Australia | Jun 20 2019
Link Administration is keen to highlight expansion and growth opportunities, although brokers remain concerned about pockets of weakness and volatility.
-Investigation into the Woodford fund adds further uncertainty in the UK
-Brexit not cited by competitors as a source of UK weakness
-Majority of growth options have long-term horizons
By Eva Brocklehurst
The investor briefing from Link Administration Holdings ((LNK)) showcased expansion and growth prospects, rather than dwelling on the recent FY19 guidance downgrade. The company did not provide more disclosure, although Citi notes the last few days have witnessed another increase in the level of activity and considers the Australian funds administration business stretched.
Elevated costs remain of concern and, while some of these may be ultimately recoverable, the path forward remains unclear. Management has indicated costs from the changes to the Australian Protecting Your Super program may remain elevated for another 12 months and it would start seeking compensation from funds.
UBS assesses, while the pressure from Protecting Your Super is likely to be temporary, revenue weakness in UK corporate markets most likely includes a recurring element because of client losses, in addition to the softness in transaction activity related to Brexit uncertainty. The broker continues to envisage FY20 as a transition year but believes the medium-term growth prospects remain sound.
Management has sought to reassure investors regarding its recent earnings yet Ord Minnett, on its calculations, still struggles to understand the explanation for the recent downgrade to guidance. The company reiterated that 60% of the downgrade to operating earnings (EBITDA) came from the Link Asset Services division, and most of this from the corporate and private client services, which is in the process of being sold.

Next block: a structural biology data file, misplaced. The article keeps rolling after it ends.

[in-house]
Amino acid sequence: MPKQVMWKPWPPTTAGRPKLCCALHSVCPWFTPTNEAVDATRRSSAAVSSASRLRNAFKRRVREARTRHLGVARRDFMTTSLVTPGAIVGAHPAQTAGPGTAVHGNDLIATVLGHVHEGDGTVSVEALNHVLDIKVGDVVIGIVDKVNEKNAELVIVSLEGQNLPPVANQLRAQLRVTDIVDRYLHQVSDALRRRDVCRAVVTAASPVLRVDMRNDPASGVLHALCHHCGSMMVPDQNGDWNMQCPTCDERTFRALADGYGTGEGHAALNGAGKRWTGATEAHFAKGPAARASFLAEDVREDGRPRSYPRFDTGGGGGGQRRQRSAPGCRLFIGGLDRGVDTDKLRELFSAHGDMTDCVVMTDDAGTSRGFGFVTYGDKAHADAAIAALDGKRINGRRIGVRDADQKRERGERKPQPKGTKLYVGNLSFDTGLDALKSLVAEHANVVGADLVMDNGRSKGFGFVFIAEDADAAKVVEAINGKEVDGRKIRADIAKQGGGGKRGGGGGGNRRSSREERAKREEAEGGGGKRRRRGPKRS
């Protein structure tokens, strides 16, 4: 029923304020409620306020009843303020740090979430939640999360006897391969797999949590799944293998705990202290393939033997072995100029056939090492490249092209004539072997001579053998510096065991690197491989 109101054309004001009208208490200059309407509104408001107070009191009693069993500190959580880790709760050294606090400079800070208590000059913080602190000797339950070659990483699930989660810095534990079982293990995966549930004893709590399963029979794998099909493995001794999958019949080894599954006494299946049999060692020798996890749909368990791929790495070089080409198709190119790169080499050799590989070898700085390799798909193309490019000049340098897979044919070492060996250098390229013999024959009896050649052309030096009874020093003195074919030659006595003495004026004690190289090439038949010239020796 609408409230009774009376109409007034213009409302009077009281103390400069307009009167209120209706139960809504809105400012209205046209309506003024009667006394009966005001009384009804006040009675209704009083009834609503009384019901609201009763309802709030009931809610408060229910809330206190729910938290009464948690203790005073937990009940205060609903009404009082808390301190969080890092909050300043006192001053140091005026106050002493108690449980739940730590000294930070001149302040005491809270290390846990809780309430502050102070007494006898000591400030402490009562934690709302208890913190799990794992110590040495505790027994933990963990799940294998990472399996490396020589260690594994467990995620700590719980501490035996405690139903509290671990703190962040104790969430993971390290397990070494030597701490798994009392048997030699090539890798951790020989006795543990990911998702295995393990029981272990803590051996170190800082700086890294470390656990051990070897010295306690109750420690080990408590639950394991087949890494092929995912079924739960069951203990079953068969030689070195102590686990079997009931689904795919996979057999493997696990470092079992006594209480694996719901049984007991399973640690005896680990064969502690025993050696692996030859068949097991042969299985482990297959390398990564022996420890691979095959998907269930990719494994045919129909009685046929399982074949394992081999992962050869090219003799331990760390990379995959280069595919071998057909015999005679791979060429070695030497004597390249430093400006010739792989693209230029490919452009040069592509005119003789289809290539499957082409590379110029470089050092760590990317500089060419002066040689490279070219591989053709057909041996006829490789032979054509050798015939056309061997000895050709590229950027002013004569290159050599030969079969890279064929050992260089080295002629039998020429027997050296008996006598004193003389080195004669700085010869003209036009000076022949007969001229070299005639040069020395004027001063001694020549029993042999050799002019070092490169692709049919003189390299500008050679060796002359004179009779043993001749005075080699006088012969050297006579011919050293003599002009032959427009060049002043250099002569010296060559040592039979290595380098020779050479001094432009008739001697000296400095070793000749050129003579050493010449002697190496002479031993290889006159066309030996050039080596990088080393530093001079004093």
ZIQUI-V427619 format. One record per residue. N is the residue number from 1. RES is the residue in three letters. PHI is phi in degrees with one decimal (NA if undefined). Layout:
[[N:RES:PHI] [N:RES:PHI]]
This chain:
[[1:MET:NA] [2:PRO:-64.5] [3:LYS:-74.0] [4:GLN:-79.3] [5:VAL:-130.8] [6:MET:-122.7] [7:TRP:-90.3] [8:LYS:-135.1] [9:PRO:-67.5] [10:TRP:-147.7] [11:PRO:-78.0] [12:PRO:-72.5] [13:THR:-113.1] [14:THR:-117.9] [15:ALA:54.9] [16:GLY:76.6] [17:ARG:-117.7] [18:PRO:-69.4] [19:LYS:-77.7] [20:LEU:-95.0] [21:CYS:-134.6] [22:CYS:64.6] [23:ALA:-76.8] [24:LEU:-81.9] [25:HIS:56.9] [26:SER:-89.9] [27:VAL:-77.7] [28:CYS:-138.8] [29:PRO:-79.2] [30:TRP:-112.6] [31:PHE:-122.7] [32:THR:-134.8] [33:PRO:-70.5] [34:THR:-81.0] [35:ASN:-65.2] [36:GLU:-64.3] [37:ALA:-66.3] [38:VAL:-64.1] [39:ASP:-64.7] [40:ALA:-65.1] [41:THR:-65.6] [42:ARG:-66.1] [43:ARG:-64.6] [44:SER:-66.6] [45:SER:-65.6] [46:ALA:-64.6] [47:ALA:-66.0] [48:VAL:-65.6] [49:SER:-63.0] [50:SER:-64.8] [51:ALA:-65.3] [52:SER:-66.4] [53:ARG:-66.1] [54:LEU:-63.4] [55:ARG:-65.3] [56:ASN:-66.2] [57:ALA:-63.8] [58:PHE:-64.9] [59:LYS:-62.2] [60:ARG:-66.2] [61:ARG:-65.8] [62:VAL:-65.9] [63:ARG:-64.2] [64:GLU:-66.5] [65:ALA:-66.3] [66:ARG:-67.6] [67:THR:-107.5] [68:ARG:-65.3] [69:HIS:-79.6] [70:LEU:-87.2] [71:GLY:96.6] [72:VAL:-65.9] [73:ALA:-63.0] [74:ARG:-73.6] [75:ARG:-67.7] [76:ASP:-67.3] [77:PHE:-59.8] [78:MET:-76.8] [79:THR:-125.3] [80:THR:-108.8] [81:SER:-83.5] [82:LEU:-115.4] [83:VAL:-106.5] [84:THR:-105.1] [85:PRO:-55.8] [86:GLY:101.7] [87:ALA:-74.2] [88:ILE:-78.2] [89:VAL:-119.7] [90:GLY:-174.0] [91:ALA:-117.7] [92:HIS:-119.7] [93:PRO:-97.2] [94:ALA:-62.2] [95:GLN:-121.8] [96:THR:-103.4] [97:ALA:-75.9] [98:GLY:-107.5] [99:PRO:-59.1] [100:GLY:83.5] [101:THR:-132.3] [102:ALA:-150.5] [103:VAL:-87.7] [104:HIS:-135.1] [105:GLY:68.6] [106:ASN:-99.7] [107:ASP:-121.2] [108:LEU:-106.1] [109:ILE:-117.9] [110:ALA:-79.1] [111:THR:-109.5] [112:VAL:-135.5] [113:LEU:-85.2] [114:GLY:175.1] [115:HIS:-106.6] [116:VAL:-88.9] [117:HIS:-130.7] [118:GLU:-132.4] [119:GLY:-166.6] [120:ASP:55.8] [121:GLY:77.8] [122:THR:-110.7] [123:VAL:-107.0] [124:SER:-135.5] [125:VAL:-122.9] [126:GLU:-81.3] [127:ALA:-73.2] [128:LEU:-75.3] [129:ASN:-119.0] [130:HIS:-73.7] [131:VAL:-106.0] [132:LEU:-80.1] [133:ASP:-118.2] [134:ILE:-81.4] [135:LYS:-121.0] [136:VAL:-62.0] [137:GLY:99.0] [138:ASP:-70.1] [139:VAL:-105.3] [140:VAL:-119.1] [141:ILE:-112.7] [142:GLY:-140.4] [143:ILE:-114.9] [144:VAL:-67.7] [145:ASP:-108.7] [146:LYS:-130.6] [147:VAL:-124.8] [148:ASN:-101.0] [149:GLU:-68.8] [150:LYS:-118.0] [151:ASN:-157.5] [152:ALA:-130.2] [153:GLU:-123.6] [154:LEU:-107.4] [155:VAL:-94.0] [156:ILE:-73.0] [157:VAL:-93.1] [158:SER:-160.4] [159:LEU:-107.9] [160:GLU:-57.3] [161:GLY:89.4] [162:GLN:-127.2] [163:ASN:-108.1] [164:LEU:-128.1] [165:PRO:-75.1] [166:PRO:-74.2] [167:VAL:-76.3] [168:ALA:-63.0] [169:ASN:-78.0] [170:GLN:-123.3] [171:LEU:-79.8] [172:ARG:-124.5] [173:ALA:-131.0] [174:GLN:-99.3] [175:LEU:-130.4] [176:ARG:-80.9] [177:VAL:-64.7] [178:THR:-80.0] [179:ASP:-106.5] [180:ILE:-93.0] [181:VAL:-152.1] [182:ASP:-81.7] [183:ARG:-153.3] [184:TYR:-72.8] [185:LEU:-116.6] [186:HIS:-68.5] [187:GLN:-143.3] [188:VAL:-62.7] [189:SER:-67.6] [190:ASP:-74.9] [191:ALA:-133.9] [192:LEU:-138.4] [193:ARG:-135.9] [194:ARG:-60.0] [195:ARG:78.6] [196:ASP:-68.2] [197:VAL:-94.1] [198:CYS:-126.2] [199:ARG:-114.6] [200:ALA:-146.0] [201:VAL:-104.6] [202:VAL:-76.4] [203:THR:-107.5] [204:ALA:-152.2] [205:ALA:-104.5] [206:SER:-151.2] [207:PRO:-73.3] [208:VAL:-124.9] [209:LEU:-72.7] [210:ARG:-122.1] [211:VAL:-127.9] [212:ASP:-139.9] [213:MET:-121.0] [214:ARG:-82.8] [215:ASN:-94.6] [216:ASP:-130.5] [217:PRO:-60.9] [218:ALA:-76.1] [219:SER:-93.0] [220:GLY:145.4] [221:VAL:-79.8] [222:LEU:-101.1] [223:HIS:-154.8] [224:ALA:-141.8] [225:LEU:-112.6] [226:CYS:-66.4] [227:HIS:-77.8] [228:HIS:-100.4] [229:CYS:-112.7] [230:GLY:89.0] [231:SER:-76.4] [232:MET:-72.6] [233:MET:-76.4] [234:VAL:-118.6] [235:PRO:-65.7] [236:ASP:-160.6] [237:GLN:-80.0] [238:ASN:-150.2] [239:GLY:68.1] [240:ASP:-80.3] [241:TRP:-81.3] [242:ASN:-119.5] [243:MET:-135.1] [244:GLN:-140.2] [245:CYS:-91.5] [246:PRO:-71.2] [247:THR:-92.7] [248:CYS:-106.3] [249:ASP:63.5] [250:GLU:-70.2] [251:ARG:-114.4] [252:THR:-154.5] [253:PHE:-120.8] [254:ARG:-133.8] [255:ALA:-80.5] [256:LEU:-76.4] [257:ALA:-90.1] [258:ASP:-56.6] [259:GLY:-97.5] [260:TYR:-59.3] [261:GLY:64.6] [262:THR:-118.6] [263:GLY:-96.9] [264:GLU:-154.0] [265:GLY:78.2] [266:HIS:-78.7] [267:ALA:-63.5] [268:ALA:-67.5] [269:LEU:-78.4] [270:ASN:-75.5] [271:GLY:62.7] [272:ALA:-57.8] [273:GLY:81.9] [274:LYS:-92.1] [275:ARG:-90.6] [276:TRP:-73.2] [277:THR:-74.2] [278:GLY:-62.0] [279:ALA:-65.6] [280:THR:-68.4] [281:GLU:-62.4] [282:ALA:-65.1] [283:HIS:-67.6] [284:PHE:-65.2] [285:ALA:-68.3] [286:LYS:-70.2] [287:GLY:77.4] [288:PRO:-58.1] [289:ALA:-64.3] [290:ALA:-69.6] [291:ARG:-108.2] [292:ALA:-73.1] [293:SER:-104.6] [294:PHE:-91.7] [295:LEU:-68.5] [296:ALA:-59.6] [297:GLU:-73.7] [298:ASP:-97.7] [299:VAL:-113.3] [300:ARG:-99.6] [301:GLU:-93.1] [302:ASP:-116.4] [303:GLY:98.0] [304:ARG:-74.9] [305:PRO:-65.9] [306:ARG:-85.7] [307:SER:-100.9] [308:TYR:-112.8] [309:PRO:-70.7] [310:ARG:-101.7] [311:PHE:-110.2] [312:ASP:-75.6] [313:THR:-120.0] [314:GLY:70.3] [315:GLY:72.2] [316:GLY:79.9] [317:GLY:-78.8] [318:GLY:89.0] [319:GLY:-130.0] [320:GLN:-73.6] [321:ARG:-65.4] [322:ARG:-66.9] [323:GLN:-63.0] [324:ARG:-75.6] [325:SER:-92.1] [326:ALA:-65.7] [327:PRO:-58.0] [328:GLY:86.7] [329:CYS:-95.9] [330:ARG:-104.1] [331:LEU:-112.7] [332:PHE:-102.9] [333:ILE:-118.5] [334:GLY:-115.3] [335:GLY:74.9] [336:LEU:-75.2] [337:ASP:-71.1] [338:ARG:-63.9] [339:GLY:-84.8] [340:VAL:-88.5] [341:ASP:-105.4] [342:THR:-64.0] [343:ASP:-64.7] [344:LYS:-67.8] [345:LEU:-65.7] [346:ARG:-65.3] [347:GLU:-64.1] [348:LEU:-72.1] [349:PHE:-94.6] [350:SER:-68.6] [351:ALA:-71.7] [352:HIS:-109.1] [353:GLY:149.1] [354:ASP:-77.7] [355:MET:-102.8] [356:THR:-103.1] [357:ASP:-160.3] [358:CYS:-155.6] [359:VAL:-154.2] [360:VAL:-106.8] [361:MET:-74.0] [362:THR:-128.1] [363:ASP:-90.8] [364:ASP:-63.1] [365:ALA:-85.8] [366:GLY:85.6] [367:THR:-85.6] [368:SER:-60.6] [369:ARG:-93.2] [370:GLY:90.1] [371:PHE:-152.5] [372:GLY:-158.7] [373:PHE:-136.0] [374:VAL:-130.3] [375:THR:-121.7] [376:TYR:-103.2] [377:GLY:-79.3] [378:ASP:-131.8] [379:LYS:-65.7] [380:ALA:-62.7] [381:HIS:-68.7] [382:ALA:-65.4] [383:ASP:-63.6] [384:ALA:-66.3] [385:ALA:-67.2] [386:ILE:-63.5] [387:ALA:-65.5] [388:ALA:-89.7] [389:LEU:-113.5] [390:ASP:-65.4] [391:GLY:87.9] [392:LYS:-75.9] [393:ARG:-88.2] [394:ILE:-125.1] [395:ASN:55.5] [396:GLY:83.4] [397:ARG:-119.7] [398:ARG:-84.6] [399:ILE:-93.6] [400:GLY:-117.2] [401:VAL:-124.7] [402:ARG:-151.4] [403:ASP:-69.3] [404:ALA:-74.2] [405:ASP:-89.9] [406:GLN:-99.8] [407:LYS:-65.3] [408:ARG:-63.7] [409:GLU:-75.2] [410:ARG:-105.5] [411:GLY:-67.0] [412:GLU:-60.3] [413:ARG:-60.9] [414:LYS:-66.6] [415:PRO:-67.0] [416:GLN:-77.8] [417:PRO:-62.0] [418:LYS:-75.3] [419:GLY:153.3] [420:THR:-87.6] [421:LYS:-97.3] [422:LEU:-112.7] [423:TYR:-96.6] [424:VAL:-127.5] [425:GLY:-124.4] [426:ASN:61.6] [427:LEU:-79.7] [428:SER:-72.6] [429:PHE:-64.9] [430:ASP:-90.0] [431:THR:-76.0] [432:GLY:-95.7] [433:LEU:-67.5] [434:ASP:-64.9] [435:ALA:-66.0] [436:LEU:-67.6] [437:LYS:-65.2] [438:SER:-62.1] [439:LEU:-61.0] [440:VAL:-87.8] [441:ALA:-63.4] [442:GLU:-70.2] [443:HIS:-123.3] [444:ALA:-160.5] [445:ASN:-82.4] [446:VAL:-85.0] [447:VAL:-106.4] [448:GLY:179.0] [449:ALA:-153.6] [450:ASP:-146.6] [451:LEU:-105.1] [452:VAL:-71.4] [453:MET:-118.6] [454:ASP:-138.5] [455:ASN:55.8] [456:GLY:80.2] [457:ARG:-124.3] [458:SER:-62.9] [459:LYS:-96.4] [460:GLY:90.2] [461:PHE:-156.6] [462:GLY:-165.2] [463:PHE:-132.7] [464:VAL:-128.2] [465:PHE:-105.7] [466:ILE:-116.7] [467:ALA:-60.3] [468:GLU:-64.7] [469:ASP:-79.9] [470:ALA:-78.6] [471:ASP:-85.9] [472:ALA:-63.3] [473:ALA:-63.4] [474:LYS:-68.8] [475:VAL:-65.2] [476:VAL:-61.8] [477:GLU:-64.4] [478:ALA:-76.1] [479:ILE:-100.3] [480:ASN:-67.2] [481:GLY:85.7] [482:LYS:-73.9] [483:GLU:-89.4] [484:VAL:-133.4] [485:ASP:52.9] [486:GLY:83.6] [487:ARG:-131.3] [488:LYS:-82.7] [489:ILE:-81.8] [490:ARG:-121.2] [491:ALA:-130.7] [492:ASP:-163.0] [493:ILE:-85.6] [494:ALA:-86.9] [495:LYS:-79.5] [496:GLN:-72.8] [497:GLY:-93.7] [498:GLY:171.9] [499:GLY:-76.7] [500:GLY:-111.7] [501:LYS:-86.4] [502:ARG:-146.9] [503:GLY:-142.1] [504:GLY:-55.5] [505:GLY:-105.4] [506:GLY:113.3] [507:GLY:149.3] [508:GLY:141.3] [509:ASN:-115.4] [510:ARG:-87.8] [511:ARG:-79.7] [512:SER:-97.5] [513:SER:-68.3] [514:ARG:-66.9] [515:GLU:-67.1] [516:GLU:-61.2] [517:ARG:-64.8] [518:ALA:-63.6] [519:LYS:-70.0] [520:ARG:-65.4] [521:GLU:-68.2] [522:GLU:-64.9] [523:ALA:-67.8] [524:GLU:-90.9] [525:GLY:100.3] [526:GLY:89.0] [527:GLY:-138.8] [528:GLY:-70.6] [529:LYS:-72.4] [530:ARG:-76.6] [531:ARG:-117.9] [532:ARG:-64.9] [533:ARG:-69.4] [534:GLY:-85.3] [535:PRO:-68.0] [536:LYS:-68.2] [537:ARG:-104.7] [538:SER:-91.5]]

The company has also indicated the rest of the weakness in this division stems from Brexit, although the broker has not viewed any similar concerns expressed by either Equiniti or Computershare ((CPU)).
Citi suspects that the impact of Brexit uncertainty on retained services is more than the company previously envisaged, given lower transaction revenue. UBS assesses registry client losses have played a role alongside lower IPO and transaction activity. Price competition has also been a factor.
Ord Minnett was pleased to note that if the Woodford fund, of which the company is authorised corporate director, was closed, the impact will be more than offset by other mandate wins. Credit Suisse believes the investigation into the Woodford fund adds further uncertainty over the short and medium-term and Citi agrees, noting that while the company has said it has done nothing wrong, the widely publicised case presents risk of reputation damage.
Growth opportunities are primarily focused on expanding into adjacent markets or a broadening products. While the opportunities are strategically sensible and the company has the debt headroom to fund several bolt-on acquisitions, Credit Suisse believes execution risk is relatively high. Moreover, the time horizon for such expansion is 3-5 years and, therefore, it is unlikely to be material enough to counter the earnings headwinds in FY20 and FY21.
The exception being PEXA which is currently experiencing strong growth and margin expansion, driven by increased utilisation of the electronic property settlement service. The business is running ahead of prospectus forecasts because of a higher uptake in Western Australia, although total volumes in the market are down -20% from their peak.
Other growth opportunities include banking and credit management, in the regions of Italy, Netherlands and Cyprus. The initial focus will be Italy, to help replace peaking volumes in Ireland. Fund opportunities are also being canvassed in Luxembourg, where the company has established a footprint and recently won its first client.